9 hours to include English 1150 and 1160 [may test out of one or both]
and one additional three-hour advanced
writing course or equivalent writing intensive courses.
Advanced / intensive writing courses are determined by the academic program.
The work of the university is to construct and share knowledge. Because this work is done largely by means of the written word, it is
important for students to gain control over written language. Proficiency in reading, research, and written expression is essential for
professional success and effective citizenship. The foundational writing courses (Composition I and Composition II) provide instruction
in general academic literacy while advanced writing and writing-intensive courses, preferably taken in the student's major, introduce
research and language practices specific to the disciplines.
After completing Composition I, successful students shall be able to do the following:
• closely read, critically interpret, evaluate, and respond to other writers' texts;
• write papers with a clear thesis, logical structure, and cohesive, well-developed paragraphs;
• write papers with clear, varied, well-constructed sentences, with usage and mechanics conforming to standard edited English;
• demonstrate an understanding of writing as a complex, recursive process whereby ideas are explored, developed, and communicated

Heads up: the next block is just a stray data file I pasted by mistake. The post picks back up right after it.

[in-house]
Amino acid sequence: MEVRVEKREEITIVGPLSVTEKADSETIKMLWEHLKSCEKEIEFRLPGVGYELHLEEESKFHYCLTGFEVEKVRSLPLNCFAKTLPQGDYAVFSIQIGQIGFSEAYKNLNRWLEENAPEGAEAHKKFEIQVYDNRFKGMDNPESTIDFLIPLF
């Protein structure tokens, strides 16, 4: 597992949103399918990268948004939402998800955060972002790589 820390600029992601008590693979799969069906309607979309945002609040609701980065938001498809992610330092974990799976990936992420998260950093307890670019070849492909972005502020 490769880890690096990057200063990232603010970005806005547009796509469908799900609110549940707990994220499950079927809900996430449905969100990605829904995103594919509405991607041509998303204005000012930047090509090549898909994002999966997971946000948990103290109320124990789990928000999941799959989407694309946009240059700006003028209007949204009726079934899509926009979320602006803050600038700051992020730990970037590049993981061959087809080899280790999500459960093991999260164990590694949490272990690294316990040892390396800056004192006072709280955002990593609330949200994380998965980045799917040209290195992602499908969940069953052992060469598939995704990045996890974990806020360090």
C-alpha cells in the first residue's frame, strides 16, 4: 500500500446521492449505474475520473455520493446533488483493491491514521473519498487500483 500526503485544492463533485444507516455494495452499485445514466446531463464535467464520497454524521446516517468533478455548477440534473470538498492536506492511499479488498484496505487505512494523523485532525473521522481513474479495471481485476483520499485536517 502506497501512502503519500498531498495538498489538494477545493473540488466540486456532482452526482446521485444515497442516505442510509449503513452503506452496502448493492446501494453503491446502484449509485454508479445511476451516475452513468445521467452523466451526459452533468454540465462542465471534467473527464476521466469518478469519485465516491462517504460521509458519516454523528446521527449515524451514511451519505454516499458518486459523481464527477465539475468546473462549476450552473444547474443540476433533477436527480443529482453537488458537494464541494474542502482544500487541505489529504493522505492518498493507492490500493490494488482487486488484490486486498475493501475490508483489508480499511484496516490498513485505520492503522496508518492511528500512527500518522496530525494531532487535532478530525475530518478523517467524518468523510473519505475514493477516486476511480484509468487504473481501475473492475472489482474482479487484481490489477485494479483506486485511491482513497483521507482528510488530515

to a particular audience for a particular purpose.
After completing Composition II, successful students shall be able to do the following:
• demonstrate further development of the writing skills learned in Composition I;
• locate and evaluate information in print and electronic sources and integrate the information into their own texts, citing the
• analyze arguments in other writers' texts;
• craft well-informed, carefully-reasoned arguments of their own, using the genre appropriate for the rhetorical context (e.g. position
paper, proposal, evaluation).
After completing the advanced writing course or writing-intensive courses, students shall be able to do the following:
• demonstrate further development of the writing skills learned in foundational composition courses;
• engage in the major discipline's research practices, using the databases, bibliographies, and documentation conventions appropriate
to the discipline;
• use the writing strategies and genres expected in the relevant academic and professional communities;
• demonstrate command of the major discipline's discourse practices, vocabulary, and style.
ENGL 1150/54 - Composition I
ENGL 1160/64 - Composition II or ENGL 2160 - Honors Composition: Reasoning and Research
Advanced Writing: See your academic advisor for the Advanced Writing courses approved for your degree program.